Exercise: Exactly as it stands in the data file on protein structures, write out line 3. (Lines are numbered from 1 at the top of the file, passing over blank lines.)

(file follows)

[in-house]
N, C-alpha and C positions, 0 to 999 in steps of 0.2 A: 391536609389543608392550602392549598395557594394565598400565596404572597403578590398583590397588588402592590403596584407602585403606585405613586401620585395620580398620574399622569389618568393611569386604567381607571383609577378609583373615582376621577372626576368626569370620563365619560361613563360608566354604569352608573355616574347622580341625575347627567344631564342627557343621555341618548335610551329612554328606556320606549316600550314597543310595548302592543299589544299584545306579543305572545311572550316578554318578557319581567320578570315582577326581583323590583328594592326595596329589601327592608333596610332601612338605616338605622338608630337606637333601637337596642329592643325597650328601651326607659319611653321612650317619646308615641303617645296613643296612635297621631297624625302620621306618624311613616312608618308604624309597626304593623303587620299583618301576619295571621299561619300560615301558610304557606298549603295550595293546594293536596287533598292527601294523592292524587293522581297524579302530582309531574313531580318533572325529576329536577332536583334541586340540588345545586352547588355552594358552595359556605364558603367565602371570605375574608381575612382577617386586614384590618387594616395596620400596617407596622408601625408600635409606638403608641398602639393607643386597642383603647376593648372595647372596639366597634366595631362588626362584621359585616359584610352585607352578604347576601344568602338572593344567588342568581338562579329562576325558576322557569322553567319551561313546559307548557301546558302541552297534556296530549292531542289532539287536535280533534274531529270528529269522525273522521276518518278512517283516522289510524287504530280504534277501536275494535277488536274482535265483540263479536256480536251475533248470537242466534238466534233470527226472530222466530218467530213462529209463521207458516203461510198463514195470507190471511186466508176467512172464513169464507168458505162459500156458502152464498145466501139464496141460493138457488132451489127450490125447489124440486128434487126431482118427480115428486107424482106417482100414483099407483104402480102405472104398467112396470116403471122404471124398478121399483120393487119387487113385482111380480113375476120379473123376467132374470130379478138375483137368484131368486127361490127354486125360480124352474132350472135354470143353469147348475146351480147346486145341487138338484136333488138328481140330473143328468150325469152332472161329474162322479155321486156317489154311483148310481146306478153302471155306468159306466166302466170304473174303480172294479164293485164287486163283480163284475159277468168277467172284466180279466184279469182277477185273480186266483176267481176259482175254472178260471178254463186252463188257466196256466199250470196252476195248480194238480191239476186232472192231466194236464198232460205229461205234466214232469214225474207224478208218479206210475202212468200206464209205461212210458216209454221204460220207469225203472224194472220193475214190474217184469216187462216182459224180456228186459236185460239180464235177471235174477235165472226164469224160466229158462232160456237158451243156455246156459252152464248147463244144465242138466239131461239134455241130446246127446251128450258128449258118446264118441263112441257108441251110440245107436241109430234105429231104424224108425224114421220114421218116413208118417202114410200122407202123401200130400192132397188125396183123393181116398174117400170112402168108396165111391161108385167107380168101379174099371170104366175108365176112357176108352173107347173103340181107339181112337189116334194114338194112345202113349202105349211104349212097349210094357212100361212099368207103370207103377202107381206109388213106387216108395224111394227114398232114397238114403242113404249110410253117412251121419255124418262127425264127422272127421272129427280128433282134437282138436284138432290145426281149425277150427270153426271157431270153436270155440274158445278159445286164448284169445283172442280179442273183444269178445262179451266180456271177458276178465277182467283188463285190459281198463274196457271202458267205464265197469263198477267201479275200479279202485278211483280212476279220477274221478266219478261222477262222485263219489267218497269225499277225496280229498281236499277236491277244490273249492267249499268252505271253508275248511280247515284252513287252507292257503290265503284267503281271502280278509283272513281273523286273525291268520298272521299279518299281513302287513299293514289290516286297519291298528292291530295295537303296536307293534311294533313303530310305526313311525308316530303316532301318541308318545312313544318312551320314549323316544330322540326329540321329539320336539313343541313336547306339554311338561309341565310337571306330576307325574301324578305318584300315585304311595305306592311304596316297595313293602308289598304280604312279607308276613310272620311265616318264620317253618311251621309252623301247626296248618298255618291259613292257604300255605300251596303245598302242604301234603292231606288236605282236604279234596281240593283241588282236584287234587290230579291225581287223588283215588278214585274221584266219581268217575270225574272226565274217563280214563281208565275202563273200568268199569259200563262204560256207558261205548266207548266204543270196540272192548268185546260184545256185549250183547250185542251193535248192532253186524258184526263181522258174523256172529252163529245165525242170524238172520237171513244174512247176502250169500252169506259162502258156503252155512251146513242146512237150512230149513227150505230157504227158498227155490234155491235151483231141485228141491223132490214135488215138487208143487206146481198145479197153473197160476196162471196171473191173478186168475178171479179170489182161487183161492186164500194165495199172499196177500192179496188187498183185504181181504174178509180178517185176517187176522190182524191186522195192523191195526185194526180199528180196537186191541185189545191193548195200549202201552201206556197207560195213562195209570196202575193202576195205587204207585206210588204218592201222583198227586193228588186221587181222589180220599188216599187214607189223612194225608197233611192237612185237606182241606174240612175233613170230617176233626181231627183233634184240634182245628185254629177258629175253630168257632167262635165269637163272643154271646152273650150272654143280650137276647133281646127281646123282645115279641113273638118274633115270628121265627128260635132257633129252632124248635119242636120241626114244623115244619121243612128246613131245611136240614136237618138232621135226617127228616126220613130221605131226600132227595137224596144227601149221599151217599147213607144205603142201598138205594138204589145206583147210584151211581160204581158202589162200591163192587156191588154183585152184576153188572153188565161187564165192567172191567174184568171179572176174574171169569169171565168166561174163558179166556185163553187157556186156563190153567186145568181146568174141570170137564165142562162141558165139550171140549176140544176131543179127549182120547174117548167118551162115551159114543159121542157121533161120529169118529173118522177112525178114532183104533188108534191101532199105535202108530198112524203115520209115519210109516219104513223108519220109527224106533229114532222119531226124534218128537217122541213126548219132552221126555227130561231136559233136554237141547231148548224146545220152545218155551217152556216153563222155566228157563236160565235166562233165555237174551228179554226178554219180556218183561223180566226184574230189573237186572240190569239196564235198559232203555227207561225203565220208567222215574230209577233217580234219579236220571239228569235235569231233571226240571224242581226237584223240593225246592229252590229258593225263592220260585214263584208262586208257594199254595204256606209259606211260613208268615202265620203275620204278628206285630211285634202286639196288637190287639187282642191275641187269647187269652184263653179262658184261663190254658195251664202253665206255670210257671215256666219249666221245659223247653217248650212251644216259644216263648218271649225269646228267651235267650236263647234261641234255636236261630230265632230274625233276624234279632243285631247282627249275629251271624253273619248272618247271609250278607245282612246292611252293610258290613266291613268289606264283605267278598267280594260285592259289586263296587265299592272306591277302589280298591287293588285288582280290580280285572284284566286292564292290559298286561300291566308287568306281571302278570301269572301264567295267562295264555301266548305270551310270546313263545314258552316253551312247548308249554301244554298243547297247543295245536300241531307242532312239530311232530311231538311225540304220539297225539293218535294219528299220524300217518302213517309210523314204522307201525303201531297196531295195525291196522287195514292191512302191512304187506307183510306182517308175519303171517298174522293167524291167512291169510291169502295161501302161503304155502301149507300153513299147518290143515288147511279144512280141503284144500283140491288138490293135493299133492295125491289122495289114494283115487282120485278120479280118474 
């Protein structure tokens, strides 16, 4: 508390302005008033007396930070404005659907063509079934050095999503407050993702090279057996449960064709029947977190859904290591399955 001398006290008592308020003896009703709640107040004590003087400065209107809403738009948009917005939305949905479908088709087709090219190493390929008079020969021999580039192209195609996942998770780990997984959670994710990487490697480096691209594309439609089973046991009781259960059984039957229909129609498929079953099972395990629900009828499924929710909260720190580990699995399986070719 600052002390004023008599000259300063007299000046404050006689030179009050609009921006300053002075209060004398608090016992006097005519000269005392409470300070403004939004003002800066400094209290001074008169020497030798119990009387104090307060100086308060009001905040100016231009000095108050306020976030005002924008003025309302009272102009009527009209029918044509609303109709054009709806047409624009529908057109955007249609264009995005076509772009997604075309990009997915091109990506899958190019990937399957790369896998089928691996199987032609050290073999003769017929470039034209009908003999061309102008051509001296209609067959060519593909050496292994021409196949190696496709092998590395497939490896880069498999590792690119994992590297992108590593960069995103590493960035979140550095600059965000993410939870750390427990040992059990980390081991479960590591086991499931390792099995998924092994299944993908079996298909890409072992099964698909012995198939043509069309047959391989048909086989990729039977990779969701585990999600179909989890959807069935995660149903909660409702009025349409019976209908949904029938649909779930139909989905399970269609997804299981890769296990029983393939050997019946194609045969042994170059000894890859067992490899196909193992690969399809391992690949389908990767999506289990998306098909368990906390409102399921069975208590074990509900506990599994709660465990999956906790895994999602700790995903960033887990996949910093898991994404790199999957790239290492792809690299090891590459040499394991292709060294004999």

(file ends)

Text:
């Protein structure tokens, strides 16, 4: 508390302005008033007396930070404005659907063509079934050095999503407050993702090279057996449960064709029947977190859904290591399955 001398006290008592308020003896009703709640107040004590003087400065209107809403738009948009917005939305949905479908088709087709090219190493390929008079020969021999580039192209195609996942998770780990997984959670994710990487490697480096691209594309439609089973046991009781259960059984039957229909129609498929079953099972395990629900009828499924929710909260720190580990699995399986070719 600052002390004023008599000259300063007299000046404050006689030179009050609009921006300053002075209060004398608090016992006097005519000269005392409470300070403004939004003002800066400094209290001074008169020497030798119990009387104090307060100086308060009001905040100016231009000095108050306020976030005002924008003025309302009272102009009527009209029918044509609303109709054009709806047409624009529908057109955007249609264009995005076509772009997604075309990009997915091109990506899958190019990937399957790369896998089928691996199987032609050290073999003769017929470039034209009908003999061309102008051509001296209609067959060519593909050496292994021409196949190696496709092998590395497939490896880069498999590792690119994992590297992108590593960069995103590493960035979140550095600059965000993410939870750390427990040992059990980390081991479960590591086991499931390792099995998924092994299944993908079996298909890409072992099964698909012995198939043509069309047959391989048909086989990729039977990779969701585990999600179909989890959807069935995660149903909660409702009025349409019976209908949904029938649909779930139909989905399970269609997804299981890769296990029983393939050997019946194609045969042994170059000894890859067992490899196909193992690969399809391992690949389908990767999506289990998306098909368990906390409102399921069975208590074990509900506990599994709660465990999956906790895994999602700790995903960033887990996949910093898991994404790199999957790239290492792809690299090891590459040499394991292709060294004999």